American Christians overwhelmingly support government regulation of the predatory lending industry, Southern Baptists and other religious leaders in a Faith for Just Lending Coalition said April 13.
Coalition members, in a telephone news conference, pointed to online survey results by LifeWay Research that 86 percent of self-identified Christians in 30 states believe laws and regulations should bar loans at “excessive interest rates.”
Payday lending, as it is commonly known, often draws poor people into a debt trap by charging exorbitant, and often misleading, interest rates. Though an interest rate may be portrayed by a lender as 15 percent, for instance, it actually is only for a two-week period until a person’s next payday. The annual interest rate typically is about 400 percent, making it extremely difficult for a borrower to repay the loan.
“[W]e need measures that rein in exorbitant interest rates” and “not half-measures” that are sometimes passed, Southern Baptist public policy specialist Barrett Duke said during the teleconference call. “The biggest challenge … is getting public decision-makers to enact these particular regulations.”
Americans would benefit from the federal government’s annual percentage rate (APR) cap of 36 percent for military members, Duke told reporters.
“If it’s good enough for the military, that interest rate cap should be good enough for everyone,” said Duke, vice president for public policy of the Ethics & Religious Liberty Commission (ERLC). The states that have caps demonstrate that lenders can still make “reasonable profits” without taking advantage of borrowers, he said.
The coalition-sponsored survey of 1,000 self-identified Christians by LifeWay Research of the Southern Baptist Convention included these results in its April 13 release:
77 percent said it is a sin to extend a loan that does financial harm to the borrower.
55 percent said the “maximum reasonable” APR for loans should be 18 percent or less.
56 percent said their church should offer advice to the financially needy, and 27 percent would like their church to provide loans or gifts to individuals in financial trouble.
The Faith for Just Lending Coalition also released April 13 its findings in a survey of clergy and religious service providers who know people who have borrowed payday or car title loans. The study showed:
86 percent pointed to a negative effect on payday loan borrowers.
35 percent had helped a borrower pay off or refinance a payday or car title loan.
Predatory lending is a pastoral and public issue, said Stephen Reeves, associate coordinator for partnerships and advocacy of the Cooperative Baptist Fellowship (CBF).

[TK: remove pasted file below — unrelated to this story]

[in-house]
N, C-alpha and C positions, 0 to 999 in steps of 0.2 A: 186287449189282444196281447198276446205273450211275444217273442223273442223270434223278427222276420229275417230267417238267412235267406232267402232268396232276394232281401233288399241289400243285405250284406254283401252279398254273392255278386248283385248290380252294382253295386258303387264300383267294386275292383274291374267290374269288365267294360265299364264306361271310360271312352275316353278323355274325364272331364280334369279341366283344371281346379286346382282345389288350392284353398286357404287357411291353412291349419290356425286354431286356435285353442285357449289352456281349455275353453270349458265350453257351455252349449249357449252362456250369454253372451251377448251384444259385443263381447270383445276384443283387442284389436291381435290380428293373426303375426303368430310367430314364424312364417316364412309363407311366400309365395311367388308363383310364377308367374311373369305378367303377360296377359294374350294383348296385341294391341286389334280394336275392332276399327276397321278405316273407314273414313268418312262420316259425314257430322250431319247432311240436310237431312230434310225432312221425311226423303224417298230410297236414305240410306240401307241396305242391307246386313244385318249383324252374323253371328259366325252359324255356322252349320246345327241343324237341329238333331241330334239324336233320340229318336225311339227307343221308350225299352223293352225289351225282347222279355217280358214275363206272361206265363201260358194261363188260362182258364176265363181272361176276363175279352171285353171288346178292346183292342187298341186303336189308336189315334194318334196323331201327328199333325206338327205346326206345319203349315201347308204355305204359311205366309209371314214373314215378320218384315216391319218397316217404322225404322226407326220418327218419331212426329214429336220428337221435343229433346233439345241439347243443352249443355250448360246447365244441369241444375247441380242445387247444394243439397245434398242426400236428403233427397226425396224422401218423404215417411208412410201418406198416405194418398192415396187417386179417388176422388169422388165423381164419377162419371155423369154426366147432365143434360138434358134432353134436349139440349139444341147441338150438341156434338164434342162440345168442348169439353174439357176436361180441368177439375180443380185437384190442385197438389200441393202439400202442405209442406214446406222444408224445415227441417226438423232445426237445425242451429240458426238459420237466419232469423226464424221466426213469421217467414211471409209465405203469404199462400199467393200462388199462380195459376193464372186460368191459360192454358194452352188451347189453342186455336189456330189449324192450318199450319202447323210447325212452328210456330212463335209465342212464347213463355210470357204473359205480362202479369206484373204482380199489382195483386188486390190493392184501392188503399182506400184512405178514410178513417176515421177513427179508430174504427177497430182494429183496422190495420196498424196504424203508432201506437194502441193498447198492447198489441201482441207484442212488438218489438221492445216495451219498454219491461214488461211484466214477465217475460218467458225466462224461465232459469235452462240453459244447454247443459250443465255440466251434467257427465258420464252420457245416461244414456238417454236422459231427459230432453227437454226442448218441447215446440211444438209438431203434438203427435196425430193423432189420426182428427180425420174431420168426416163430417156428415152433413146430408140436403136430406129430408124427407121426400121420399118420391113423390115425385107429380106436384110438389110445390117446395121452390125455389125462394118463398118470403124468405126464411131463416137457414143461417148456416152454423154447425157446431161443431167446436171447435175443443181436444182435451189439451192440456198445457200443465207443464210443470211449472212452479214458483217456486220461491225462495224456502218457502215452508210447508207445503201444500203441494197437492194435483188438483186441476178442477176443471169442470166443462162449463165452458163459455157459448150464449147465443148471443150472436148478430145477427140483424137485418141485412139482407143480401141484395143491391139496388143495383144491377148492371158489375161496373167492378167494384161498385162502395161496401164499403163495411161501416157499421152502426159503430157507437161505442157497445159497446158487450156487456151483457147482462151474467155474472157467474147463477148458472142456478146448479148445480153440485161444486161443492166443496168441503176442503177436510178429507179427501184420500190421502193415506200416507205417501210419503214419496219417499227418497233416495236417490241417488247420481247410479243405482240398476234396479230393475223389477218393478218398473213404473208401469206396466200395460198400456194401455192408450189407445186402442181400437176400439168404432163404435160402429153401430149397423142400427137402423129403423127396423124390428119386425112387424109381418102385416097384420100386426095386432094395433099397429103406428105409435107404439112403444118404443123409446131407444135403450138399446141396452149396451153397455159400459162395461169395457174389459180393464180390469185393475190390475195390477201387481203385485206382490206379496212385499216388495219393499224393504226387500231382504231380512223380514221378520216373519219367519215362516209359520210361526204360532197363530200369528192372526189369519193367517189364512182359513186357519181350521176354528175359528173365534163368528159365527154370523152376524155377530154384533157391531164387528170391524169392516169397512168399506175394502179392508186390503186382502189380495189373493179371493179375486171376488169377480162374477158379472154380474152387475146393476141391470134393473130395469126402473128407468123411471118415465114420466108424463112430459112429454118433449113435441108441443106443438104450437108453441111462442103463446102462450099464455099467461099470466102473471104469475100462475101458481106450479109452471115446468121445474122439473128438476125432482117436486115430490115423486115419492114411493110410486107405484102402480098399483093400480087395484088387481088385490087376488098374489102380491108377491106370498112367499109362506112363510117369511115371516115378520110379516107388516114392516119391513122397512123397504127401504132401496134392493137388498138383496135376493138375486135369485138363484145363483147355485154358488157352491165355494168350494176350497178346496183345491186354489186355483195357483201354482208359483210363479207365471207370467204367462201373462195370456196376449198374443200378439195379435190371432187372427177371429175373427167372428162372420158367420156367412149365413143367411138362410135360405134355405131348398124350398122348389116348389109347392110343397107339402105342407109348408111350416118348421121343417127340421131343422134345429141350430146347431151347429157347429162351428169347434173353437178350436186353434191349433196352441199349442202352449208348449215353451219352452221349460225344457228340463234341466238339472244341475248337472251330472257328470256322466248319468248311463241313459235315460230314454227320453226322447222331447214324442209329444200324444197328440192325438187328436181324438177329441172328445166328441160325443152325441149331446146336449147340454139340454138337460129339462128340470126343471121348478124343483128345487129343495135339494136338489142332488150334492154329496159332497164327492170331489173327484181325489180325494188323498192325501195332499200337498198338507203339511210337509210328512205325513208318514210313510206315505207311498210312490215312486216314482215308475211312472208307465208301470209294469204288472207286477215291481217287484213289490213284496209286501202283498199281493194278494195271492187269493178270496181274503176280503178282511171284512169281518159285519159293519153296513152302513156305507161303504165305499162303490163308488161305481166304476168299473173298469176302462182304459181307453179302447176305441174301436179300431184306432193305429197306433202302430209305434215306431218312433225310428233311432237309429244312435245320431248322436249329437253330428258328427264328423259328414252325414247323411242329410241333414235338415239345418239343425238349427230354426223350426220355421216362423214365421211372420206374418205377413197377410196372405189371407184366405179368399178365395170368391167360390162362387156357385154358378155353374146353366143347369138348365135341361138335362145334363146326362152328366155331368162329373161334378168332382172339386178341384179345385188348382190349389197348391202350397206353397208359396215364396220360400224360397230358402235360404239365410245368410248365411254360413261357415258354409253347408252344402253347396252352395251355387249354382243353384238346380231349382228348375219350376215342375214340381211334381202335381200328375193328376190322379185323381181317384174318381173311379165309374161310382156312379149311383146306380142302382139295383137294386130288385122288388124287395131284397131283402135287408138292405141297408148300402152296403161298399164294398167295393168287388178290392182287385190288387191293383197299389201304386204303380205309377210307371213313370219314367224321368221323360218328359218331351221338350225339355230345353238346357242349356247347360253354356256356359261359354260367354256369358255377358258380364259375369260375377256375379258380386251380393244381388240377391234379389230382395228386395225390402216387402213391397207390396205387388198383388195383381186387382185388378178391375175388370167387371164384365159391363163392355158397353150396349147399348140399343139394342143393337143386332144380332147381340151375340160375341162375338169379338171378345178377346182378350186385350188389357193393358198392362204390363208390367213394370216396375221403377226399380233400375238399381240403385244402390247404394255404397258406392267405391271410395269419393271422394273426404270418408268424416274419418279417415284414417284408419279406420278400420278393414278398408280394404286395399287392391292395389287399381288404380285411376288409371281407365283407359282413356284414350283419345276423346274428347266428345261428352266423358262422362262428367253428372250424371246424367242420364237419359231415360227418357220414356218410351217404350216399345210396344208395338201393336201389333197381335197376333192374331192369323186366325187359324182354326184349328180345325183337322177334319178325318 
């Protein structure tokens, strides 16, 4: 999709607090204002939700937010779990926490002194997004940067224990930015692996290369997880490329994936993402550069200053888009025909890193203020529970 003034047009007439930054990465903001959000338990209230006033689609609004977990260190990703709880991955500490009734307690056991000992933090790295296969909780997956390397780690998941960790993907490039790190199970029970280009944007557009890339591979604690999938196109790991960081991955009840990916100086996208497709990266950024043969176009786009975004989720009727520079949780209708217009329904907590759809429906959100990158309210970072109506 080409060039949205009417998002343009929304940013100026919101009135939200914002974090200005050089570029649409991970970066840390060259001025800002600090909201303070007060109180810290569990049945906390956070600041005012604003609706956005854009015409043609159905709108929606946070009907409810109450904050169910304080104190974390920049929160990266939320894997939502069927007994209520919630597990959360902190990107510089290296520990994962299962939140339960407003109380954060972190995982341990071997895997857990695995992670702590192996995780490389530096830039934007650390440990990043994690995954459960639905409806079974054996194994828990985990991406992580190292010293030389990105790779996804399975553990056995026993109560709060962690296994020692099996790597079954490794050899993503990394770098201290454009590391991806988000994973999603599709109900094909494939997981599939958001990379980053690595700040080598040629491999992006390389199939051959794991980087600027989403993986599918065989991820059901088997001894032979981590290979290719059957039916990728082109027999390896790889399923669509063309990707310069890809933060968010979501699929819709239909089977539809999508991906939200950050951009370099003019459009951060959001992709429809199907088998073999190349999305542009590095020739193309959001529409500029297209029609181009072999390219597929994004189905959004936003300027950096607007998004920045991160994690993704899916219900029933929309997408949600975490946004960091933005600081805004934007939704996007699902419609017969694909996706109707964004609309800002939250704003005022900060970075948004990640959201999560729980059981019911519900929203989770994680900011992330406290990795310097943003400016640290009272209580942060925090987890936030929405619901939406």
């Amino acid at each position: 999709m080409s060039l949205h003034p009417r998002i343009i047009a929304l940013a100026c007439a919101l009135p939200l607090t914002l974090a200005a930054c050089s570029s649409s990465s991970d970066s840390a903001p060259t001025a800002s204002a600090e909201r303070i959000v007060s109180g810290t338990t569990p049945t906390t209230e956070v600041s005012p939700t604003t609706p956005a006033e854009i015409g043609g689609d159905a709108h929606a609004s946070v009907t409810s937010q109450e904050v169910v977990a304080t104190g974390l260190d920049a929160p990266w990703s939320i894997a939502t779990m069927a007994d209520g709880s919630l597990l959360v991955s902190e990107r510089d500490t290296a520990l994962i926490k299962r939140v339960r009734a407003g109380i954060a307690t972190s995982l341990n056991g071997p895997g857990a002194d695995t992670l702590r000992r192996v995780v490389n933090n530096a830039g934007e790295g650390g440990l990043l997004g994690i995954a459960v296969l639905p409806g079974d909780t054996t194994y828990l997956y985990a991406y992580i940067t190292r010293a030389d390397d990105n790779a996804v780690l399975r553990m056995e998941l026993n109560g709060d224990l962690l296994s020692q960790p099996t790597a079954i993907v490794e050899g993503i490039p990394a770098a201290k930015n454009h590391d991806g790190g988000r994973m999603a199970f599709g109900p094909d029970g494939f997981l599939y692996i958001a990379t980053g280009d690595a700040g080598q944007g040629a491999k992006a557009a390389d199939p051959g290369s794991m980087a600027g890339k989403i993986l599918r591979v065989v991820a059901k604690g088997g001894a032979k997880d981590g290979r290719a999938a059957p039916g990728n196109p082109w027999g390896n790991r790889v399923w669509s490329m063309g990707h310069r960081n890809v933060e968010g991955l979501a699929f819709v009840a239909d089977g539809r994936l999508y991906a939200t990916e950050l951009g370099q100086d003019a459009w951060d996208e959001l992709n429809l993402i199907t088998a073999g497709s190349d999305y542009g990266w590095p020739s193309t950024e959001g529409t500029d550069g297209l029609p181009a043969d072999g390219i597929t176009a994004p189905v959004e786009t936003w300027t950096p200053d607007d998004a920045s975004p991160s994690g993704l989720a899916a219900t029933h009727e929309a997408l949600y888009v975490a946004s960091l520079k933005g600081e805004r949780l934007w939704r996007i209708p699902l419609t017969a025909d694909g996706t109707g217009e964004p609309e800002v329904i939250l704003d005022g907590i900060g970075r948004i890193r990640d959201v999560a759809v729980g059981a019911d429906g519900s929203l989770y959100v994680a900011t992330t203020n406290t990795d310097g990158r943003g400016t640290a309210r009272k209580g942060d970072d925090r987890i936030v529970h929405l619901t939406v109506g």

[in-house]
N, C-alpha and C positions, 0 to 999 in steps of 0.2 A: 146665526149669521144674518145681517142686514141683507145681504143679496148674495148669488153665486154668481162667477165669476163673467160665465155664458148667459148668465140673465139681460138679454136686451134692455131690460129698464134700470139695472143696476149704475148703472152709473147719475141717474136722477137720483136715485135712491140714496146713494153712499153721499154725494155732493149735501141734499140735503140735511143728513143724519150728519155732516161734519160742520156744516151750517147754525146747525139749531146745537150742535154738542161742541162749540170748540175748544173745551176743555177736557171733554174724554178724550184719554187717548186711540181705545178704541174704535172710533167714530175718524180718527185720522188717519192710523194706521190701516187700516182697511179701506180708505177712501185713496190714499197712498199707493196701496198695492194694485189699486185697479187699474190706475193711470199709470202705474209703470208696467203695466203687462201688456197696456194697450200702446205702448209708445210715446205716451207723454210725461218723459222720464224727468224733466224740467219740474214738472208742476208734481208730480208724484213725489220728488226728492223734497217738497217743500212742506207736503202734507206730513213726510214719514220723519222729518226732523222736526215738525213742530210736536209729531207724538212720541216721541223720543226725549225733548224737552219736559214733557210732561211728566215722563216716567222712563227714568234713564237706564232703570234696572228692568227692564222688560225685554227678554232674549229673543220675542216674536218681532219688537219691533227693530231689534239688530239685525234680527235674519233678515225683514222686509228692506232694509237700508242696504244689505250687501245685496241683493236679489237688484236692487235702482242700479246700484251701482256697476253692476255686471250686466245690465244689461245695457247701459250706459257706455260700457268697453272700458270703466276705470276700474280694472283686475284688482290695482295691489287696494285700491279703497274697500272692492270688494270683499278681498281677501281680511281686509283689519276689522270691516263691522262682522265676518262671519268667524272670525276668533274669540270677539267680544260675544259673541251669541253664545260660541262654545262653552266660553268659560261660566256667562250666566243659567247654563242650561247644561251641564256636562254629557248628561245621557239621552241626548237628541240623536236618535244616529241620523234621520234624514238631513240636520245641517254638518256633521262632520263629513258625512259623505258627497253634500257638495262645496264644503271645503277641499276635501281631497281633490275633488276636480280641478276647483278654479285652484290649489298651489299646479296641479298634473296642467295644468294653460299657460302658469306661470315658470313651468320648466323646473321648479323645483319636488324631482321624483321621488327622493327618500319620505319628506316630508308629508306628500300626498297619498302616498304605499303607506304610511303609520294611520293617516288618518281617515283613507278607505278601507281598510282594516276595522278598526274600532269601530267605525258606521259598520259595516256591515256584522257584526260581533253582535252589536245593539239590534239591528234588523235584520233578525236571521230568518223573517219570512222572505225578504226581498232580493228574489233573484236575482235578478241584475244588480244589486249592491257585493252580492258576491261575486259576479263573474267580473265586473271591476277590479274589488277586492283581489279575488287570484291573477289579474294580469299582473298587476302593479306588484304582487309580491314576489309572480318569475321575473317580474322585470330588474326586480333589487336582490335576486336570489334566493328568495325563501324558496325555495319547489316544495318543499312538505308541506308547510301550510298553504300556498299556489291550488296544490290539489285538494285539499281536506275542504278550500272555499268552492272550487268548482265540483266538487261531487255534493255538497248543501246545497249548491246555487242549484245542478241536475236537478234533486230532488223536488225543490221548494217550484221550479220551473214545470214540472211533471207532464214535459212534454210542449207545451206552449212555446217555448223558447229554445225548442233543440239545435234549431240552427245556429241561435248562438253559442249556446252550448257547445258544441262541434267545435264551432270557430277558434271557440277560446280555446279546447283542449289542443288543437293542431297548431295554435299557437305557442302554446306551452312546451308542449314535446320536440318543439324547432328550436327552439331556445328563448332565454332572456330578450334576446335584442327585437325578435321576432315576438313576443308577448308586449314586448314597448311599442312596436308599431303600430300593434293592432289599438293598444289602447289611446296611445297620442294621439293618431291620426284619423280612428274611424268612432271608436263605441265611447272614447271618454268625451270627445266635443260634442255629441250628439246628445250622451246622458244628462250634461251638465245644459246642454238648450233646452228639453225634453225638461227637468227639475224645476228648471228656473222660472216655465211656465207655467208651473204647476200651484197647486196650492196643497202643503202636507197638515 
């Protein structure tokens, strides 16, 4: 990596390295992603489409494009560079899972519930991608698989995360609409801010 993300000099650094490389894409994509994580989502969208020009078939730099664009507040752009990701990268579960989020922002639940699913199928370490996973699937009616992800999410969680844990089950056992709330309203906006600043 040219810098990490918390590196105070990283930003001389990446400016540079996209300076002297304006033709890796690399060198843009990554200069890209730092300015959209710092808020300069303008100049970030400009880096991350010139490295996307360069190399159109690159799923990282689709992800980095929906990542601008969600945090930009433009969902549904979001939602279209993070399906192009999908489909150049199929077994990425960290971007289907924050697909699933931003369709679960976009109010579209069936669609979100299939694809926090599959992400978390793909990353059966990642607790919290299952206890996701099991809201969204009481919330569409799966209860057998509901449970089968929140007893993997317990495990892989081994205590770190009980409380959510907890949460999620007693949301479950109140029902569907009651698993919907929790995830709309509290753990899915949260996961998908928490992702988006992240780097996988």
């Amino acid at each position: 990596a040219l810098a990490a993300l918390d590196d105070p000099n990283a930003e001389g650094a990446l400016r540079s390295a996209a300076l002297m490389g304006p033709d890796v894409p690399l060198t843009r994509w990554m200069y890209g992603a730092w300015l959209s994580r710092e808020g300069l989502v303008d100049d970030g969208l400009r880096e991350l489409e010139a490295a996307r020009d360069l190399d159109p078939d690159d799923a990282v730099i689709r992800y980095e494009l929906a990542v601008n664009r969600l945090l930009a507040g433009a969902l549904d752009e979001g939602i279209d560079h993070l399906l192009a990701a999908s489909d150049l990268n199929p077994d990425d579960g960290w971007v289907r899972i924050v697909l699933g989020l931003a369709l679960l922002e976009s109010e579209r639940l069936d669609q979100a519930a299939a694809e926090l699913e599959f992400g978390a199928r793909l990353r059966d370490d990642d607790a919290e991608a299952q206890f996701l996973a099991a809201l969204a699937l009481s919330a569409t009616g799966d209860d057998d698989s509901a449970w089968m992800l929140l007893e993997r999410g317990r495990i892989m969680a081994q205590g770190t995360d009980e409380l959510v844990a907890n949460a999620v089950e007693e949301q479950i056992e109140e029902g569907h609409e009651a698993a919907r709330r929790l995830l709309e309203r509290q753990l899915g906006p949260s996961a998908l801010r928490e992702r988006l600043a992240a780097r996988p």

“Churches are, and need to continue, teaching stewardship as well as generosity …,” Reeves said. “To the public decision-makers, we want to show you that Christians widely agree that the laws and regulations should protect against expensive interest and loans that cannot be repaid.”
Efforts to convince the Texas legislature to regulate predatory lending have failed, resulting in a different strategy in that state, said Michael Mulvey, bishop of the Roman Catholic Diocese of Corpus Christi. The Catholic bishops switched their appeals to local governments, and 35 cities have passed ordinances regulating predatory lending, he told reporters.
Mulvey demonstrated the magnitude of the problem in Corpus Christi by citing the $29 million in fees payday lenders in the area garnered in 2014.
Coalition members told reporters they are not opposed to lending but to predatory lending.
“What we object to is predatory lending that takes advantage of vulnerable people, traps them in debts that they can’t afford and can’t escape, and drains their already limited resources with usurious interest rates and fees,” said Galen Carey, vice president of government relations for the National Association of Evangelicals (NAE).
“Predatory lending violates basic biblical and moral principles,” he said, “and it hurts people in our churches and communities.”
The LifeWay survey found a disproportionate number of African Americans – 49 percent – say they have taken out a payday loan.
“[P]redatory lenders really target communities of color,” said Cassandra Gould, pastor of an African American church in Jefferson City, Mo., and executive director of Missouri Faith Voices. Payday lending is a “scourge on our communities,” she said.
About 20,000 payday and car-title loan stores exist in the United States, according to the coalition. Payday lenders also operate online.
The ERLC helped launch the Faith for Just Lending Coalition in May 2015 as a concerted effort by diverse religious organizations to increase awareness of predatory lending and to motivate individuals, lenders, churches and the government to help bring an end to the practice.
Southern Baptists addressed the predatory loan industry in a resolution adopted by messengers during their 2014 annual meeting. The resolution denounced predatory payday lending, called for the adoption of just government policies to end the practice and urged churches to provide training in financial stewardship.
In addition to the ERLC, NAE and CBF, members of the coalition’s steering committee are the Center for Public Justice; Ecumenical Poverty Initiative; National Baptist Convention, USA; National Latino Evangelical Coalition; the PICO National Network; and the U.S. Conference of Catholic Bishops.
(EDITOR’S NOTE – Tom Strode is the Washington bureau chief for Baptist Press, news service of the Southern Baptist Convention.)